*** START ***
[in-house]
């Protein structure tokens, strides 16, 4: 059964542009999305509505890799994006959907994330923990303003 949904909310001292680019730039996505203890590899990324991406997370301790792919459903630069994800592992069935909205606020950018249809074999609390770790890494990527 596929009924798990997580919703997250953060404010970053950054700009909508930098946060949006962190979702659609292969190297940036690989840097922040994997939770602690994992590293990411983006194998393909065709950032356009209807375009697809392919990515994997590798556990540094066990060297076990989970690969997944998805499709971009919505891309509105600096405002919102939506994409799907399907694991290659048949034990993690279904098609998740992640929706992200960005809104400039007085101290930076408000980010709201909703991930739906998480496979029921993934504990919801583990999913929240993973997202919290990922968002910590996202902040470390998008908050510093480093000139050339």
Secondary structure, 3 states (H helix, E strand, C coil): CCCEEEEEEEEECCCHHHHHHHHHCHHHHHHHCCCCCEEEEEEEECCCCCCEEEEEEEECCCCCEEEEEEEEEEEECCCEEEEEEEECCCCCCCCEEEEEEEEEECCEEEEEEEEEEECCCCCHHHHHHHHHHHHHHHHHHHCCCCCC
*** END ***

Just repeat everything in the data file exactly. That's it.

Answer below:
[in-house]
């Protein structure tokens, strides 16, 4: 059964542009999305509505890799994006959907994330923990303003 949904909310001292680019730039996505203890590899990324991406997370301790792919459903630069994800592992069935909205606020950018249809074999609390770790890494990527 596929009924798990997580919703997250953060404010970053950054700009909508930098946060949006962190979702659609292969190297940036690989840097922040994997939770602690994992590293990411983006194998393909065709950032356009209807375009697809392919990515994997590798556990540094066990060297076990989970690969997944998805499709971009919505891309509105600096405002919102939506994409799907399907694991290659048949034990993690279904098609998740992640929706992200960005809104400039007085101290930076408000980010709201909703991930739906998480496979029921993934504990919801583990999913929240993973997202919290990922968002910590996202902040470390998008908050510093480093000139050339």
Secondary structure, 3 states (H helix, E strand, C coil): CCCEEEEEEEEECCCHHHHHHHHHCHHHHHHHCCCCCEEEEEEEECCCCCCEEEEEEEECCCCCEEEEEEEEEEEECCCEEEEEEEECCCCCCCCEEEEEEEEEECCEEEEEEEEEEECCCCCHHHHHHHHHHHHHHHHHHHCCCCCC